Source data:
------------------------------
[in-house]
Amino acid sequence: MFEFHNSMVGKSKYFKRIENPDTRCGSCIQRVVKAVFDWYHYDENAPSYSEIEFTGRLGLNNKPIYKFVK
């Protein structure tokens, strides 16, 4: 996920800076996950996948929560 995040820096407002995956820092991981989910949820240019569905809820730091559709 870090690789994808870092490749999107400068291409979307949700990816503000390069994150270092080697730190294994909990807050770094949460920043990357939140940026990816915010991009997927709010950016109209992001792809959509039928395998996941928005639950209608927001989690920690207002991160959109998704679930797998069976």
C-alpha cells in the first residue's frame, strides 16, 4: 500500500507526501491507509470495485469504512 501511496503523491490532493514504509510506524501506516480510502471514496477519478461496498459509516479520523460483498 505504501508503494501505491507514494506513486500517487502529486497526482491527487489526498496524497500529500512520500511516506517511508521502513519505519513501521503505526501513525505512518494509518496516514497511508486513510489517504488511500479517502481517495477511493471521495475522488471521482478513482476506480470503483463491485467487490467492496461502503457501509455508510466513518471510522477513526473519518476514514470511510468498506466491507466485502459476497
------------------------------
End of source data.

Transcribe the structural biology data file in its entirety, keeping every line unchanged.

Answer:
[in-house]
Amino acid sequence: MFEFHNSMVGKSKYFKRIENPDTRCGSCIQRVVKAVFDWYHYDENAPSYSEIEFTGRLGLNNKPIYKFVK
């Protein structure tokens, strides 16, 4: 996920800076996950996948929560 995040820096407002995956820092991981989910949820240019569905809820730091559709 870090690789994808870092490749999107400068291409979307949700990816503000390069994150270092080697730190294994909990807050770094949460920043990357939140940026990816915010991009997927709010950016109209992001792809959509039928395998996941928005639950209608927001989690920690207002991160959109998704679930797998069976």
C-alpha cells in the first residue's frame, strides 16, 4: 500500500507526501491507509470495485469504512 501511496503523491490532493514504509510506524501506516480510502471514496477519478461496498459509516479520523460483498 505504501508503494501505491507514494506513486500517487502529486497526482491527487489526498496524497500529500512520500511516506517511508521502513519505519513501521503505526501513525505512518494509518496516514497511508486513510489517504488511500479517502481517495477511493471521495475522488471521482478513482476506480470503483463491485467487490467492496461502503457501509455508510466513518471510522477513526473519518476514514470511510468498506466491507466485502459476497